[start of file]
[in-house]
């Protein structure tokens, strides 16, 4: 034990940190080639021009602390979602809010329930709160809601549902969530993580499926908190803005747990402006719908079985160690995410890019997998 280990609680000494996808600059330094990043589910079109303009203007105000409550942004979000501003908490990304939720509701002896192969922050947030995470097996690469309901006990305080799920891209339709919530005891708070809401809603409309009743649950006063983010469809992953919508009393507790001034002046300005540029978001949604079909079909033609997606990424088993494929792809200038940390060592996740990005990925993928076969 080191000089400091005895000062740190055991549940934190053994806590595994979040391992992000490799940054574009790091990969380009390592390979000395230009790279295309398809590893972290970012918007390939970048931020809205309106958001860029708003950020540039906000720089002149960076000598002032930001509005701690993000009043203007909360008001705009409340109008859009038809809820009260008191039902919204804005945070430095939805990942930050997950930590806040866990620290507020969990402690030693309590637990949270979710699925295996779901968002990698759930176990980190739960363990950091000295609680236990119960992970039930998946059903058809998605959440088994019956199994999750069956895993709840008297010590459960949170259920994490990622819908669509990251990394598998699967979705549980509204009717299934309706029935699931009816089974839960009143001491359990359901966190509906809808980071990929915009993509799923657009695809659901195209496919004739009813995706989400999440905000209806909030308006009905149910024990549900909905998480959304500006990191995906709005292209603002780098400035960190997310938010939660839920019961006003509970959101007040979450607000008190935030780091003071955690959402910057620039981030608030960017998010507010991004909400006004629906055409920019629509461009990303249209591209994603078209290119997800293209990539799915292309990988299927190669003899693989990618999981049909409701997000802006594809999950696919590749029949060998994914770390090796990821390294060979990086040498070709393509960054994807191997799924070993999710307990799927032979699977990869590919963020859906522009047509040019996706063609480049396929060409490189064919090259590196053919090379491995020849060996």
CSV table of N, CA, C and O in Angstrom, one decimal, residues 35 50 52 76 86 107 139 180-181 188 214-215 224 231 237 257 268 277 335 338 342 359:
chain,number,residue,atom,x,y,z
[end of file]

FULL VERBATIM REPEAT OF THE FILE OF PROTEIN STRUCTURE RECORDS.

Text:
[in-house]
């Protein structure tokens, strides 16, 4: 034990940190080639021009602390979602809010329930709160809601549902969530993580499926908190803005747990402006719908079985160690995410890019997998 280990609680000494996808600059330094990043589910079109303009203007105000409550942004979000501003908490990304939720509701002896192969922050947030995470097996690469309901006990305080799920891209339709919530005891708070809401809603409309009743649950006063983010469809992953919508009393507790001034002046300005540029978001949604079909079909033609997606990424088993494929792809200038940390060592996740990005990925993928076969 080191000089400091005895000062740190055991549940934190053994806590595994979040391992992000490799940054574009790091990969380009390592390979000395230009790279295309398809590893972290970012918007390939970048931020809205309106958001860029708003950020540039906000720089002149960076000598002032930001509005701690993000009043203007909360008001705009409340109008859009038809809820009260008191039902919204804005945070430095939805990942930050997950930590806040866990620290507020969990402690030693309590637990949270979710699925295996779901968002990698759930176990980190739960363990950091000295609680236990119960992970039930998946059903058809998605959440088994019956199994999750069956895993709840008297010590459960949170259920994490990622819908669509990251990394598998699967979705549980509204009717299934309706029935699931009816089974839960009143001491359990359901966190509906809808980071990929915009993509799923657009695809659901195209496919004739009813995706989400999440905000209806909030308006009905149910024990549900909905998480959304500006990191995906709005292209603002780098400035960190997310938010939660839920019961006003509970959101007040979450607000008190935030780091003071955690959402910057620039981030608030960017998010507010991004909400006004629906055409920019629509461009990303249209591209994603078209290119997800293209990539799915292309990988299927190669003899693989990618999981049909409701997000802006594809999950696919590749029949060998994914770390090796990821390294060979990086040498070709393509960054994807191997799924070993999710307990799927032979699977990869590919963020859906522009047509040019996706063609480049396929060409490189064919090259590196053919090379491995020849060996």
CSV table of N, CA, C and O in Angstrom, one decimal, residues 35 50 52 76 86 107 139 180-181 188 214-215 224 231 237 257 268 277 335 338 342 359:
chain,number,residue,atom,x,y,z